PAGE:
Ink: Night In Our Souls

Ink is a dark fantasy about a  battle between counter forces in our world that are in eternal struggle enticing our decisions and influencing our choices by indirect means, the dark nightmare entities Incubus utilize nightmares and fear of the unknown for their insidious purposes and the Storytellers a warrior group protecting our kind from the dark nightmare plans of the Incubus.
One night a young girl; Emma has her ethereal presence taken by a scarred soul known as Ink who is trying to use her entity to purchase his way out of infinite torment and become an Incubus.The plot then follows a group of Storytellers lead by a blind Pathfinder on there journey to indirectly guide events in our world to thwart the lost soul before he could bring Emma’s soul to the congregation of Incubus fulfilling their ultimate design.
The beginning of the film is gradual and takes time to build up the momentum but the camera work and directing depicting past and present as well as dream sequences in the interrupted timeline format makes you attentive to the story and invested in the characters as the plot unwinds their internal struggles. It would be unfair to say the sequence and cinematography by Jess Pointer is non-linear since the two powers at struggle on contrasting sides of the human race is not affected by time, so the movie appears to be out of order by standards of past in present but to the Storytellers and Incubus past in present is a matter of choices made and how it affects the ones we love.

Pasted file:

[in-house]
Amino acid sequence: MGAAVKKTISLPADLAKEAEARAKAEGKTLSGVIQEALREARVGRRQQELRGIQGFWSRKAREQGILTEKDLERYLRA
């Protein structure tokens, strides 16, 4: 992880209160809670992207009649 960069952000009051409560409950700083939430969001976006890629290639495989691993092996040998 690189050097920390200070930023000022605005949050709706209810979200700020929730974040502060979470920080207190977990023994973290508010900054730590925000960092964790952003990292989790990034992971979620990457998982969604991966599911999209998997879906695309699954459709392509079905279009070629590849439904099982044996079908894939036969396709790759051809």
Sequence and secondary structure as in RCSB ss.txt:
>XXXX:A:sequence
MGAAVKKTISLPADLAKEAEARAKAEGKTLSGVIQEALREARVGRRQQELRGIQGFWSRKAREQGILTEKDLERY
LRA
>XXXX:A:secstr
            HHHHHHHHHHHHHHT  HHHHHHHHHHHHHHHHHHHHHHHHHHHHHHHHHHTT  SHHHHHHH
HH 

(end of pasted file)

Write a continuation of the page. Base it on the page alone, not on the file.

Despite positive reviews from critics and fans alike  is very unfortunate that no studio ever picked this up for theater or home distribution but it did win Best International Feature at the Cancun Film Festival in 2009.

Many independent film houses had limited releases but the creators give credit of exposure to piracy and at one point was downloaded 400,000 on BitTorrent in a single week.
Ink is a true underrated independent piece of  fantasy art and could comparatively be seen as an indirect homage to Ridley Scott’s Legend, and like Legend with increased appreciation by fans for beauty and design in storytelling and vision I an see that Ink once reached by a larger audience will have the ability to reach cult status.

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